A few months ago I watched a hustler in action at California Billiards in Mountain View, California.  I was doing my daily practice routine on one of the Gold Crowns in the back, when a friend approached me and told me there was a guy up front who was “stalling” and looking for action.  In pool room parlance, when someone intentionally plays below his or her actual skill level, we call this “stalling.”  I was tired of hitting balls, so I decided to go up front and watch the show.

When I arrived, the guy whom I shall refer to as “Mr. Stall” was claiming he was pretty new to pool and was just trying to learn.  Then he said something that was shockingly stupid:  “Anybody want to play some One Pocket for a little money?”  LOL! Are you kidding me??!!  Did he really just say that?

Hint #1: ONLY a pool hustler would first claim to know nothing about pool, then turn around and ask you to gamble in One Pocket.

Any chance he had of luring a big fish was just completely destroyed.  99.9% of all beginning pool players have never even heard of One Pocket, much less have any interest in playing it.  If you are an aspiring pool hustler, and I hope you are not, please please please never ask anyone to play One Pocket!  It means you know a whole lot more about pool than you are letting on.  Eventually, he managed to get a One Pocket game with a local player for about $20 a game.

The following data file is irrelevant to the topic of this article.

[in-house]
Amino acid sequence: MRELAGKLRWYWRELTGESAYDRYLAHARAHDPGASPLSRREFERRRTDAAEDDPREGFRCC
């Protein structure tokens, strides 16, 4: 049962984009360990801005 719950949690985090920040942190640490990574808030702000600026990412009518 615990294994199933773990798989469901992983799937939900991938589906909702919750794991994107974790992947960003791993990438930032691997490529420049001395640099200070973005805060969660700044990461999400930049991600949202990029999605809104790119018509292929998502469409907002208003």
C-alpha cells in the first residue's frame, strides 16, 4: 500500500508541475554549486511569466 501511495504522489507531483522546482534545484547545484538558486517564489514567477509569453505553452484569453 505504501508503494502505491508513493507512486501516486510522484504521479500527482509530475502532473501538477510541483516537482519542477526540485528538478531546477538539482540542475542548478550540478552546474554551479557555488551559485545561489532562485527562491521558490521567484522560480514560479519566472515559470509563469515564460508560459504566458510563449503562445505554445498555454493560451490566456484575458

A typical One Pocket break

If you are not familiar with One Pocket, you can read about the game here.  One Pocket is a deceptively difficult game which requires a player to be skilled in many areas of pool: long distance shots, extreme cuts, combos, caroms, 1-rail 2-rail and 3-rail banks, extreme cue ball control, and most importantly, KNOWLEDGE.  The rules of the game are very simple.  You are assigned one pocket at the foot of the table and your opponent is assigned the other pocket at the foot of the table.  You must make 8 balls in your assigned pocket before your opponent makes 8 balls into his assigned pocket.  Hidden within this very simple concept lies a multiverse of complexity.  Because the game is so cerebral, it’s easy for a skilled player to hide his or her true capabilities.  A highly skilled player can keep the score close when playing a lesser player, then suddenly get “lucky” and win without the lesser player realizing he never really had a chance to win.  The game is tailor made for the con artist.